This defensive measure was deployed in 1870, when Strasbourg was besieged by Prussian forces during the Franco-Prussian War.
5. European Parliament
Another interesting thing to do in Strasbourg is to visit the European Parliament building. This modern building is the official seat of the EU, where the ministers sit. It was chosen as a point of pride for France while also demonstrating the EU reconciliation with Germany.
Meanwhile, parliamentary committees were to have their meetings in Brussels and the Secretariat (its staff) are based in Luxembourg. This is all quite controversial since obviously it costs quite a bit of money to transfer people and resources to Strasbourg once a year, when Parliament is seated.
So visit it while you still can, because this modern building could soon be abandoned in favor of Brussels if costs continue to spiral!
6. Central Squares and Pedestrian area in Strasbourg
Strasbourg has a large pedestrian shopping area, with many charming squares such as Place Kleber and Place de la Republique. There are several well-known shops in this area as well as restaurants with open-air terraces that are always open to customers. Put on your walking shoes and warm up your credit card!
7. Boat cruise on the Rhine River
Take an hour-long cruise along the Rhine River, which goes past all the main sights of Strasbourg noted above. With headphones, you can listen to commentary in any language you want (even Alsacien!). Departure point is near the Notre Dame Cathedral, just behind Palais Rohan.
8. The Museums
There are many museums in Strasbourg, but with the town’s beautiful architecture, I confess, we were more taken on our last visit with sightseeing than visiting museums. However, if you choose the following museums are excellent:
- Palais Rohan – Palais Rohan is the former residence of the prince-bishops and cardinals of the House of Rohan. The building today houses 3 museums, the Archaeological Museum (Musée archéologique), the Museum of Decorative Arts (Musée des arts décoratifs) and the Museum of Fine Arts (Musée des beaux-arts). Access is free.
- Musée Alsacien – The Alsatian Museum contains over 5000 exhibits from pre-industrial and early industrial Alsace. It also includes the reconstruction of the interiors of several traditional houses and has a collection of artifacts documenting the everyday life of Alsatian Jews.
- Musée Historique de Strasbourg – Museum dedicated to the history of Strasbourg, including everything from military equipment to paintings and sculptures from the Middle ages to the 18th Century.
9. Have some Sausages and Choucroute
You cannot come to Alsace and not have some Sausages and Choucroute on your bucket list of things to do. Choucroute is pickled cabagges cooked in white wine, similar to the German sauerkraut. If you don’t eat sausages, you can also pair the Choucroute with salmon or trout.
10. Sit on a terrasse by the water and enjoy an Alsacien Wine or Beer
Wash down your meal with some local Reisling white wine or have a beer. Alsace is the main beer-producing region in France, with many breweries and microbreweries based around Strasbourg. There are many different beers, so don’t be afraid to ask your bartender.
To make the most of your visit, here are some options that should book in advance, so that you don’t miss out:
Frequently Asked Questions
How to get to Strasbourg, France?
It takes a little under 2 hours to get to Strasbourg by high-speed train, from either Paris or Frankfurt. The city is the seat of the European Parliament (which you can visit) and other European institutions. The city also has a small international airport, with flights from neighboring cities in Europe and Northern Africa.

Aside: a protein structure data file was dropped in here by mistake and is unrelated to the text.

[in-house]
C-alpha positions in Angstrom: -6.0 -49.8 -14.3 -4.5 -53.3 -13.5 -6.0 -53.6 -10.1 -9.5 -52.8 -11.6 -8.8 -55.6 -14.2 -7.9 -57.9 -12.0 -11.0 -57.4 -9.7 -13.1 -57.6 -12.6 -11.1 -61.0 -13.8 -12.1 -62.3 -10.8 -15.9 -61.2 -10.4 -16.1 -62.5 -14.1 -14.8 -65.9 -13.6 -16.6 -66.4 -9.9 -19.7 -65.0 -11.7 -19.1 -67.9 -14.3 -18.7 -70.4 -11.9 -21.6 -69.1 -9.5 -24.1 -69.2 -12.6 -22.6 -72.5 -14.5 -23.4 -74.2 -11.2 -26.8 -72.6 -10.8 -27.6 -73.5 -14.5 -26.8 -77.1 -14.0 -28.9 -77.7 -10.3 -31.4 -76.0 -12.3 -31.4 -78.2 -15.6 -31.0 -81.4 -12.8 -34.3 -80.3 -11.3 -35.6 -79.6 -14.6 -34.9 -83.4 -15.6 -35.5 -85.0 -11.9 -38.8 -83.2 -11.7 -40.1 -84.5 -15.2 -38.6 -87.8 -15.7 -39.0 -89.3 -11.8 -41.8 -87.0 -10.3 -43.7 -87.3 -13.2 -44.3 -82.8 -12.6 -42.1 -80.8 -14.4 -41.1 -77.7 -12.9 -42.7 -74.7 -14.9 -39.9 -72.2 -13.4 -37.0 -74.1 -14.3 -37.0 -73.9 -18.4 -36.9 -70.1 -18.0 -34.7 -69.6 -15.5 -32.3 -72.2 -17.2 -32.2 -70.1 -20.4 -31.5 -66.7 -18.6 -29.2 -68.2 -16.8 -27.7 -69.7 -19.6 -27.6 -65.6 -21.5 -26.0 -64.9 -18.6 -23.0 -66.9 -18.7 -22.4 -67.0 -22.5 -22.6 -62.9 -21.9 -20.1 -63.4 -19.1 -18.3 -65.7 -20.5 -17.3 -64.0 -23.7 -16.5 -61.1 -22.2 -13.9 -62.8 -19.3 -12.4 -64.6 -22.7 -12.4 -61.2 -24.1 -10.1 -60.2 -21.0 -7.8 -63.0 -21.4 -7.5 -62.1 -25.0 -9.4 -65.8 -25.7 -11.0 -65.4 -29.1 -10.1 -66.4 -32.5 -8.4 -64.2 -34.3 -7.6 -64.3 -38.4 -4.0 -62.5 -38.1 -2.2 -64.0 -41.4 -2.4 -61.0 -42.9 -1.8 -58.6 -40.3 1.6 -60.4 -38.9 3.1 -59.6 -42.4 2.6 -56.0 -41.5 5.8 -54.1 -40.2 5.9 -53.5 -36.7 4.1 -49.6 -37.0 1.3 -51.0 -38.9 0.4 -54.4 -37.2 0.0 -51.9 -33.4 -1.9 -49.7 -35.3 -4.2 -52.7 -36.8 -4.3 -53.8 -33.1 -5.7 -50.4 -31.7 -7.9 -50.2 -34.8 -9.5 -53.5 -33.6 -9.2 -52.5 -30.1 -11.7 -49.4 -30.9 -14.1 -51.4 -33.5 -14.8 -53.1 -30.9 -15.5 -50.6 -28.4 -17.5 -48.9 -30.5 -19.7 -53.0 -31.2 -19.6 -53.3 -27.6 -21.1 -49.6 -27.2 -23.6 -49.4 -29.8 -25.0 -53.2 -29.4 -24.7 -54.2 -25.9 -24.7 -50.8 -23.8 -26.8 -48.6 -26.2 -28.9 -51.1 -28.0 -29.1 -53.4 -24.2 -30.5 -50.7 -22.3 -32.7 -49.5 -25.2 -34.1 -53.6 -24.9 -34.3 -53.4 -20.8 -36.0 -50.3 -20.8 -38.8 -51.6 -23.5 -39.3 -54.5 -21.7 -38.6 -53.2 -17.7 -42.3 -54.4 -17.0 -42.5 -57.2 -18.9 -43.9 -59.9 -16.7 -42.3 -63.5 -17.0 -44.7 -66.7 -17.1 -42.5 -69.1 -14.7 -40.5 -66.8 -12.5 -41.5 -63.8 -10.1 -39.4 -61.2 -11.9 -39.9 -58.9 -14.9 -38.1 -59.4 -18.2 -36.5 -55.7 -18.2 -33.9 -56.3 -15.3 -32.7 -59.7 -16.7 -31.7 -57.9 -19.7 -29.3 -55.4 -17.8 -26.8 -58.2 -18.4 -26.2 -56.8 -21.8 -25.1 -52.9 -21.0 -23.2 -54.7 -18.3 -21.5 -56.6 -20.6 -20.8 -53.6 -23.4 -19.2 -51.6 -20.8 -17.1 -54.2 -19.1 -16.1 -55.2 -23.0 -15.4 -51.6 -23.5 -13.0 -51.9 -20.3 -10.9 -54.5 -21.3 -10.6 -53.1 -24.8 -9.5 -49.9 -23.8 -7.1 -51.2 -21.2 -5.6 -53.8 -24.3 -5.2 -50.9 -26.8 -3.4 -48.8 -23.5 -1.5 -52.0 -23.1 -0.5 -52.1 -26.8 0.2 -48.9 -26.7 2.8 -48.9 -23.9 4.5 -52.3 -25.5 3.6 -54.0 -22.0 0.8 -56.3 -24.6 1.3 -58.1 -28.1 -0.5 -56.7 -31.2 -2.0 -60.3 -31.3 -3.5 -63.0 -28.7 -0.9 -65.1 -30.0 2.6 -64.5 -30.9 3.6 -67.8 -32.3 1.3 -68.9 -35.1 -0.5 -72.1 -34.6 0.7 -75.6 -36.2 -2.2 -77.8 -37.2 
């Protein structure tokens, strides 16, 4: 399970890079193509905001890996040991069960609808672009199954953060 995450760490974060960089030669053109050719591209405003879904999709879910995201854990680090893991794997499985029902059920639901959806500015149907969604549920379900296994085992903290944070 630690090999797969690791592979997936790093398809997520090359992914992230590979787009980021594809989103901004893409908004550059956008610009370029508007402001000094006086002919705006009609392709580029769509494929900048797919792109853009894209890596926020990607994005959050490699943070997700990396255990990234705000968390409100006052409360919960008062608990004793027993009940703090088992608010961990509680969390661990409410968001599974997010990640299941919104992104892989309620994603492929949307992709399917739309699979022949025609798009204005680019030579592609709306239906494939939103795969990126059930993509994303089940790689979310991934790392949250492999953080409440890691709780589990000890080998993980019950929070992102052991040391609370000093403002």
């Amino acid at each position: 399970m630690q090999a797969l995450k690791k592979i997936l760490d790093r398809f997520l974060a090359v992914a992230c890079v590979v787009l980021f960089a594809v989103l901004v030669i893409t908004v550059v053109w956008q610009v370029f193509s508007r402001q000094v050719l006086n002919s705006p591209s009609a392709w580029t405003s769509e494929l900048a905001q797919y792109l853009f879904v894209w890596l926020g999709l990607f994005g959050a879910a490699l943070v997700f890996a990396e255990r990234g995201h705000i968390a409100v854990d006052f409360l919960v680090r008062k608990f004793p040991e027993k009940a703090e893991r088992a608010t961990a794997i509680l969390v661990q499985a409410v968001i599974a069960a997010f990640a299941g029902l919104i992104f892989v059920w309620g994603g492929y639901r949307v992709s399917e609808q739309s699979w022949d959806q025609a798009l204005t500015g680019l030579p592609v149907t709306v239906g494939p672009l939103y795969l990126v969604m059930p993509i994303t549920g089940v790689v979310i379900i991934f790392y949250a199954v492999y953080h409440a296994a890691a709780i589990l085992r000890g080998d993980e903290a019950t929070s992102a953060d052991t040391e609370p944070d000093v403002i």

How many days should you stay in Strasbourg?
I would recommend spending at least 2 nights in Strasbourg. Some people try to squeeze this all in a day trip from Paris, but I don’t recommend this. It is so different from the other parts of France and there is so much to see, that I recommend at least 2 days of visiting, including the day you arrive.
Are there recommended day trips to take from Strasbourg?
Yes, there are many lovely villages around as well as a wine route. You can visit the Haut-Koenigsbourg Castle, wander through nearby villages of Riquewihr and Kayserberg. I recommend taking a tour to make the most of your visit.
When to visit Strasbourg?
Strasbourg is lovely at any time of the year. There is a famous Christmas market in December which is magnificent, but if you don’t like crowds, it is better to go at another time of the year.
Summers are warm and lovely, but beware the tourists. With fewer crowds, Fall or Spring are absolutely lovely in Strasbourg. Note, there is a mini-Oktoberfest or “Fête de la bière” in Strasbourg, influenced by its German neighbor.
Where to stay in Strasbourg?
The pedestrian area in Strasbourg is quite walkable, so anywhere around there is quite accessible. The city is usually considered quite safe to walk around at night, but as in all things, common sense applies!
I would recommend staying somewhere between Strasbourg Cathedral and the train station, such as:
- €€€ – Le Kleber Hotel
- €€€€ – Hôtel Gutenberg (modern interiors)
- €€€€ – Hôtel & Spa Le Bouclier D’or (old world charm)
- €€€€€ – Hotel & Spa Regent Petite France
Insiders’ Tips for Strasbourg, France
If you do happen to be in Strasbourg in December for the Christmas markets, be sure to make a stop in Lyon as well. Lyon has an excellent light festival running the 2nd week of December, so I definitely recommend making a stop there as well.
So have you been inspired to travel to Strasbourg? What are you looking forward to the most? Comment below and let me know!
A bientôt !